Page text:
Myanmar's Supreme Court on Tuesday rejected an appeal by two Reuters journalists sentenced to seven years in prison for breaking a colonial-era official secrets law.

Wa Lone, 33, and Kyaw Soe Oo, 29, were arrested in December 2017 while investigating the extrajudicial killings of 10 Rohingya Muslims by security forces in strife-torn Rakhine State in the country's west.

(Wa Lone, center, in July 2018)

The situation surrounding the reporters, both Myanmar citizens, has drawn condemnation from journalists, diplomats and human rights groups for what they see as an assault on press freedom and as a grave setback for Myanmar's fledgling democracy.

Khin Maung Zaw, the chief lawyer for Wa Lone, 33, and Kyaw Soe Oo, 29, told reporters in the capital Naypyitaw that the top court only announced its rejection of the appeal and did not offer reasons for the move.

"We are very much disappointed with the decision. We believe this decision hurts the credibility of our country as it creates a very huge and scary barrier for press freedom and freedom of expression," he added.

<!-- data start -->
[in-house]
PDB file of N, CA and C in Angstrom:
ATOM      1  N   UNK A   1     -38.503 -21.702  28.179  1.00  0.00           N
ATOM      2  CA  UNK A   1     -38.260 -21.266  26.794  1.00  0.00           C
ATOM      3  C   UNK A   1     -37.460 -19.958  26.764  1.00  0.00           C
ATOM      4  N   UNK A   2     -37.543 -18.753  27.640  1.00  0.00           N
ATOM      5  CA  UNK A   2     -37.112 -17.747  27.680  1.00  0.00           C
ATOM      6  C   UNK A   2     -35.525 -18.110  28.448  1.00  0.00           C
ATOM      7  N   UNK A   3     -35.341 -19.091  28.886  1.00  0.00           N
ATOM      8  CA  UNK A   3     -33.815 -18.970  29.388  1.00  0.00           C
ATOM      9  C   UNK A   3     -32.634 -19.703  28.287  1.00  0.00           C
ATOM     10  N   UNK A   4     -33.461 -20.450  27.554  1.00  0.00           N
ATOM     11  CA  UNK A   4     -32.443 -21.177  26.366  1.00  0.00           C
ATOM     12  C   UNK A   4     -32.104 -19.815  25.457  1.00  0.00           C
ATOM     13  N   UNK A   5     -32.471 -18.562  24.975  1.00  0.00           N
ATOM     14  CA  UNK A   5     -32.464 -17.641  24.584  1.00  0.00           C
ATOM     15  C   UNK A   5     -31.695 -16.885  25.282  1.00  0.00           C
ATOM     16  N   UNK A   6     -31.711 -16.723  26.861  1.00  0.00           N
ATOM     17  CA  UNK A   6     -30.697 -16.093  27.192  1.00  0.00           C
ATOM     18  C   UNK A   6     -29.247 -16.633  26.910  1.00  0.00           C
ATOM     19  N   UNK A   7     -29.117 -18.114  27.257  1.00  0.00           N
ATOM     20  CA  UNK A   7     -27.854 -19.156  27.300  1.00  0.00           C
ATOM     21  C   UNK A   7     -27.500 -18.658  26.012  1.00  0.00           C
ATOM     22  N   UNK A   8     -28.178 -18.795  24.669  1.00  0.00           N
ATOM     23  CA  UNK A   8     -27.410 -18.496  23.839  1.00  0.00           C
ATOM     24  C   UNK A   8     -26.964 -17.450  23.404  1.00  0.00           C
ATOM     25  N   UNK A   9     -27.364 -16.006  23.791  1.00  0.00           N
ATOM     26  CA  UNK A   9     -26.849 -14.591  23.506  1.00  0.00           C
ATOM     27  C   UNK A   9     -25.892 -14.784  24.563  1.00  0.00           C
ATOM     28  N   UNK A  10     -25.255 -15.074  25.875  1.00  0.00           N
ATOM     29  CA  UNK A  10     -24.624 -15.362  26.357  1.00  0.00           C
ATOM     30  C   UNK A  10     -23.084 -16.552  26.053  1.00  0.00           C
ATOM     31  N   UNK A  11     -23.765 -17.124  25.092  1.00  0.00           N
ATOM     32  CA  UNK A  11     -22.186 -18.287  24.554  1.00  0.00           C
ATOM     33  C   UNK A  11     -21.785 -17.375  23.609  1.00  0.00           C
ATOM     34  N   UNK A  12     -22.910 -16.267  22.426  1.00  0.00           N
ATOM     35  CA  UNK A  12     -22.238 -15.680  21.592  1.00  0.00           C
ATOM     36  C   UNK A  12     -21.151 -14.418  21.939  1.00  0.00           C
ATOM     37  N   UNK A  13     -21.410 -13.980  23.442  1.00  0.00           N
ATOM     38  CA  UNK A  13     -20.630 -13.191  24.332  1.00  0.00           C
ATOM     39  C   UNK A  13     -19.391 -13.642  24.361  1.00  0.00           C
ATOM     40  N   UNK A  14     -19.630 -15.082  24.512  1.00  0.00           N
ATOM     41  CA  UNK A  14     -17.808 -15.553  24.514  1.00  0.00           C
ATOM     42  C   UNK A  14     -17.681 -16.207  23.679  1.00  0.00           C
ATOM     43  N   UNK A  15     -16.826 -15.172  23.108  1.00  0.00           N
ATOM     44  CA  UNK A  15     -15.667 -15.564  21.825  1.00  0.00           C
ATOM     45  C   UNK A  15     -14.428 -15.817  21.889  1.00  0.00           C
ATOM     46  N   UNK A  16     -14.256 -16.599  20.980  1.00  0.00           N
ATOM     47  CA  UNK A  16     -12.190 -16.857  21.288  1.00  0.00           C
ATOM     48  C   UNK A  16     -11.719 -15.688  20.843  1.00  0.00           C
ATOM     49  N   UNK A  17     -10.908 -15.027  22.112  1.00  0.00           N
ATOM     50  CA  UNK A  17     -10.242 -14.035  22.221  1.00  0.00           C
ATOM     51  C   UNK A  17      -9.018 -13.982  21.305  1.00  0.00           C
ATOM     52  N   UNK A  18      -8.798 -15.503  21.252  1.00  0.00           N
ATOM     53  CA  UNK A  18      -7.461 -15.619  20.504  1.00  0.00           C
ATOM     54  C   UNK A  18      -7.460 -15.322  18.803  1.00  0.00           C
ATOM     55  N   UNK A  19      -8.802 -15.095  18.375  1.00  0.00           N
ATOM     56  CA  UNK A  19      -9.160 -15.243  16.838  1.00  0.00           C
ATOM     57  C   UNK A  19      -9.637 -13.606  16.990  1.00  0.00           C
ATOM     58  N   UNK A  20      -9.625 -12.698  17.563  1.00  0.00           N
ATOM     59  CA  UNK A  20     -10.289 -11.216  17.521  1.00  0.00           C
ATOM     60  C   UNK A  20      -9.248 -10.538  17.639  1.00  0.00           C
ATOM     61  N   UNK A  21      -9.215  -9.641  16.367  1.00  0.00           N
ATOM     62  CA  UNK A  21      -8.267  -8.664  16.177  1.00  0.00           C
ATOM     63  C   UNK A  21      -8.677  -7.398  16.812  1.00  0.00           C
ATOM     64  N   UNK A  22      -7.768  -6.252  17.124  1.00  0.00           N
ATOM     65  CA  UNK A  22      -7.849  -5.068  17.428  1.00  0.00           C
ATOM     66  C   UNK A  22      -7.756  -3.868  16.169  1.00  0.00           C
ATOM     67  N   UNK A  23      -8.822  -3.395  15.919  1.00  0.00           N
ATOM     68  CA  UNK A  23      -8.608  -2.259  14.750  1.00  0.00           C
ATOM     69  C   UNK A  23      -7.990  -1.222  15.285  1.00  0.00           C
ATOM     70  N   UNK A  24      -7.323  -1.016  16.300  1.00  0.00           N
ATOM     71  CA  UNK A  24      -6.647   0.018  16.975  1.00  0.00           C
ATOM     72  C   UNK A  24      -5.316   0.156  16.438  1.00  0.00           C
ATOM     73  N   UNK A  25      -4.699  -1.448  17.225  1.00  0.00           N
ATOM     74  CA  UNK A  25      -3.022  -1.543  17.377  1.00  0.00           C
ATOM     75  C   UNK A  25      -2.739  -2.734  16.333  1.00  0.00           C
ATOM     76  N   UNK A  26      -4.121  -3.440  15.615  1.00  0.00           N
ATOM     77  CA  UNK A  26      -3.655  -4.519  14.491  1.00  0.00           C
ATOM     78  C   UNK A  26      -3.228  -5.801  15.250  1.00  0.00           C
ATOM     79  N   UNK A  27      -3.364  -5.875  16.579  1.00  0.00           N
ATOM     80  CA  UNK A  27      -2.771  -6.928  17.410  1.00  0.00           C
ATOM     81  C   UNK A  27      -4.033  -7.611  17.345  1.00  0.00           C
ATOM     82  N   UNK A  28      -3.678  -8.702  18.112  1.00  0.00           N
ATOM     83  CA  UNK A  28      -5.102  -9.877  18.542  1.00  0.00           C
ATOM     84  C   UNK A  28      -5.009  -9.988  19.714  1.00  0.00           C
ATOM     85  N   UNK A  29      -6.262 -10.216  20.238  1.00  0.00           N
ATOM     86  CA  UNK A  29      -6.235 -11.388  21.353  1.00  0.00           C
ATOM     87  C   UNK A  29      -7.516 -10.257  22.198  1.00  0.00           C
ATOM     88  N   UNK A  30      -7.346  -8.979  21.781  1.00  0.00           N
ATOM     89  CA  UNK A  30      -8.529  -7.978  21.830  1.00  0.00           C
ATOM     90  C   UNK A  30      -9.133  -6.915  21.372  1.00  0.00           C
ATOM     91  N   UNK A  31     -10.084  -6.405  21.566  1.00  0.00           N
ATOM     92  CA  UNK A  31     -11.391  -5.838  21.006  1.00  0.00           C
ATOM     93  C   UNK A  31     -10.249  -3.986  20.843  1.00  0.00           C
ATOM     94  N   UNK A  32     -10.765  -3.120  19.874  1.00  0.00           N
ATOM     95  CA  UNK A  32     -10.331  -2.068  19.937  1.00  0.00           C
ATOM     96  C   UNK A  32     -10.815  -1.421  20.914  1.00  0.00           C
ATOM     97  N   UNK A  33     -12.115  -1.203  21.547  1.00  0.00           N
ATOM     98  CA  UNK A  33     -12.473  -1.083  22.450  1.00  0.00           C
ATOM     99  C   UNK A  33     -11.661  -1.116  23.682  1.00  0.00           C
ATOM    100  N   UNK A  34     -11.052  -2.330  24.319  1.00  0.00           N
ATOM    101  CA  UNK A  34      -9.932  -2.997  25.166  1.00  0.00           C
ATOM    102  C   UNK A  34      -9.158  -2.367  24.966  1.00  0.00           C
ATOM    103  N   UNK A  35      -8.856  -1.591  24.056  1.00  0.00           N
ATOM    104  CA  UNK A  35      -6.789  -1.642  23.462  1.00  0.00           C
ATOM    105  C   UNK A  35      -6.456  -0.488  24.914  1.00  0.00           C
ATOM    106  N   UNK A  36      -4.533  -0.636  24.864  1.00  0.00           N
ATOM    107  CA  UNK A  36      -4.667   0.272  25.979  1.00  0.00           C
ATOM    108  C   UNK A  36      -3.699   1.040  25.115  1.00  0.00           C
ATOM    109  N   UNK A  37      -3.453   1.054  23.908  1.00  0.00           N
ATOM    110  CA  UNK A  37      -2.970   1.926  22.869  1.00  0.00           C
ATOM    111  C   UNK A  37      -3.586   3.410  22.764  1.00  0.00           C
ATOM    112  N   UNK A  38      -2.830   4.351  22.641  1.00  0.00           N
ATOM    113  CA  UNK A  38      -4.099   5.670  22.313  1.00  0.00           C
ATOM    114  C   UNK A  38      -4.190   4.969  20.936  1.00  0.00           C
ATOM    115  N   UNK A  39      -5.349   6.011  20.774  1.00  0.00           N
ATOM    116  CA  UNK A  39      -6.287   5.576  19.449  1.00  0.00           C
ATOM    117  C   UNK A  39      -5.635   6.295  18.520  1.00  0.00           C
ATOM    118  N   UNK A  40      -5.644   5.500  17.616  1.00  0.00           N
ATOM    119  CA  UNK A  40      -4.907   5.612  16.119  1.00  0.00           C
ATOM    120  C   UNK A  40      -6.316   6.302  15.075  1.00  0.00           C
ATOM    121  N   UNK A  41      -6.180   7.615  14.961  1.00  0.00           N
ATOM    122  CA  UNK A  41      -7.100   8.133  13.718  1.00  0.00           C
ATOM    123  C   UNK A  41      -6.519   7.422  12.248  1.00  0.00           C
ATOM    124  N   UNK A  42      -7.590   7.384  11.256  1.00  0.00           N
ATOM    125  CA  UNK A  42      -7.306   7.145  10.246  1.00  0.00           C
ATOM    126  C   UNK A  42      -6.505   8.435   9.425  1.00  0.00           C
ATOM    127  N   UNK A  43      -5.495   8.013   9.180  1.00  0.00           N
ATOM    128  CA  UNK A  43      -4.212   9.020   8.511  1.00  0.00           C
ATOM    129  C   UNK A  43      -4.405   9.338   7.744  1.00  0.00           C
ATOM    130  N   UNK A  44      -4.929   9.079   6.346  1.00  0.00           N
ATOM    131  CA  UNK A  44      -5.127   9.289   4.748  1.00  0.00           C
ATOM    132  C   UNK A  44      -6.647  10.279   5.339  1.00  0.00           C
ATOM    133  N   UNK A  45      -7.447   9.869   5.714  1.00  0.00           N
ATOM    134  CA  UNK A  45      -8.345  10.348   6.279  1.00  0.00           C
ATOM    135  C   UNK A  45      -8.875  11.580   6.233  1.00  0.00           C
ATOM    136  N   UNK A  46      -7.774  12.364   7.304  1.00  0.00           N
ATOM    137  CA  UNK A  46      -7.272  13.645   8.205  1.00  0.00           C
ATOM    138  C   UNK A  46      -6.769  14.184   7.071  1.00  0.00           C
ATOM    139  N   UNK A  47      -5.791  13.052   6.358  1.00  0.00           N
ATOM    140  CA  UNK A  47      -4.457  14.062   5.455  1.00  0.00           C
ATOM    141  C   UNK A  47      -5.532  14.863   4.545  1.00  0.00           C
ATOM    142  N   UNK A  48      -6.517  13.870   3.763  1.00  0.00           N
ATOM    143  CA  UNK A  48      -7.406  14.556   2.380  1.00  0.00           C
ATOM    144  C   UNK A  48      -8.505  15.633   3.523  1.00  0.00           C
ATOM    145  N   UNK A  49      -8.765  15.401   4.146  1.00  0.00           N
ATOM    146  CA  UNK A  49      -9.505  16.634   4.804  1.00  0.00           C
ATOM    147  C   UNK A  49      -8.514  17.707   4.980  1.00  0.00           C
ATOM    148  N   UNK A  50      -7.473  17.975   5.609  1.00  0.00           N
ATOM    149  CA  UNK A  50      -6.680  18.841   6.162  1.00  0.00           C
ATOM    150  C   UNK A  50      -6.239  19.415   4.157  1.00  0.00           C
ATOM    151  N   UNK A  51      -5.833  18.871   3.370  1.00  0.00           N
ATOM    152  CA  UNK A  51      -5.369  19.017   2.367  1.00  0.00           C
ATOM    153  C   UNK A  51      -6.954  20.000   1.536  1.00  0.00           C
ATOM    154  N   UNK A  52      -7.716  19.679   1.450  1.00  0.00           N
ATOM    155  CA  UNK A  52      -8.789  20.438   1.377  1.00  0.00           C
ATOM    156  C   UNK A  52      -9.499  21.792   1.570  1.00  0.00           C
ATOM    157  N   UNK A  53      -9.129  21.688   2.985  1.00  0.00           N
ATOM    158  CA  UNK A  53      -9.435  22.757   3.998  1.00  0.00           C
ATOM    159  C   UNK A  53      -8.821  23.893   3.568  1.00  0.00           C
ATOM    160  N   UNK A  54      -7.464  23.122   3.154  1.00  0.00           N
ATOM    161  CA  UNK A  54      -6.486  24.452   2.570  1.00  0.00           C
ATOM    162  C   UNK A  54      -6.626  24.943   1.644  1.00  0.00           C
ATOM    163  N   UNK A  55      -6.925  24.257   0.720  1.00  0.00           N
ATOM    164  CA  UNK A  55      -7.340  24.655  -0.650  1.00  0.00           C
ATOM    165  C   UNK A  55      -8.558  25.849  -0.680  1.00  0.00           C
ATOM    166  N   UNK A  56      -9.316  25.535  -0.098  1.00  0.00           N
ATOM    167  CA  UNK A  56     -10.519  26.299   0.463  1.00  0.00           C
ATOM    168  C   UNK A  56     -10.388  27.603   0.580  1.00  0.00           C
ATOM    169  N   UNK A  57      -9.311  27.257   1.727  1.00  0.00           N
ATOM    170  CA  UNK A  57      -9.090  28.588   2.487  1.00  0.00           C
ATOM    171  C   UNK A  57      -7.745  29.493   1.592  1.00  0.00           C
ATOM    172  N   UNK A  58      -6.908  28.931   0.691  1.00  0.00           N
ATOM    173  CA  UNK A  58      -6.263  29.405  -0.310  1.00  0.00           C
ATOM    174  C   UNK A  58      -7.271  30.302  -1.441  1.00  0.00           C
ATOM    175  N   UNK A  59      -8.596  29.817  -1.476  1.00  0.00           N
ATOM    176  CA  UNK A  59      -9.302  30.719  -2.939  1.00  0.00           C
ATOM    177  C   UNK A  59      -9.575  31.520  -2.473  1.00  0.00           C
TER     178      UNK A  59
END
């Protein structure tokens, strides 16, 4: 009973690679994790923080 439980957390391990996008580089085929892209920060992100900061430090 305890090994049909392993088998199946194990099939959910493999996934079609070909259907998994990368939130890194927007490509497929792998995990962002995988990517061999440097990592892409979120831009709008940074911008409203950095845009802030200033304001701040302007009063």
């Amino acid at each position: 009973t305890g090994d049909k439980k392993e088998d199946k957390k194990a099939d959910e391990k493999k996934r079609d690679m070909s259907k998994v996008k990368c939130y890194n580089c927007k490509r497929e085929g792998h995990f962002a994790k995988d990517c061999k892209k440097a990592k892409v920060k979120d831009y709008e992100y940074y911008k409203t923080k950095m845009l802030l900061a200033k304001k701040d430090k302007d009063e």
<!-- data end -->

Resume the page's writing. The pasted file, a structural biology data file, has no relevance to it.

Wa Lone's wife Pann Ei Mon, who was at the court, told local media that she feels very sad as she was expecting a decision that would allow her husband to be released.

"I'm very disappointed and very sad about today's ruling. We were all expecting the best possible result as our husbands are innocent," she said, adding that their legal team will consider how to proceed with the case.

(Wa Lone's wife Pann Ei Mon, left, and Kyaw Soe Oo's wife Chit Su Win, 2nd from right, and their children pictured during an interview with Kyodo News in December 2018)

Under the Supreme Court law, the reporters' legal team can file an appeal against Tuesday's ruling with a special appellate bench, which includes the chief justice among its panel of judges.

Despite claiming entrapment, the two men were found guilty by a district court in September last year of violating the Official Secrets Act and sentenced to seven years in prison. The Yangon High Court rejected an earlier appeal in January.

During the reporters' trial, a former police captain who testified as a prosecution witness disclosed that that a police brigadier general had ordered officers to meet the Reuters journalists at a restaurant, give them "secret documents" and then arrest them as they left.

The journalists were subsequently detained outside a restaurant on the outskirts of Yangon, found in possession of classified police documents and arrested.

The pair was among Reuters staff who won this year's Pulitzer Prize for international reporting for their investigation into the massacre of the 10 Rohingya Muslims.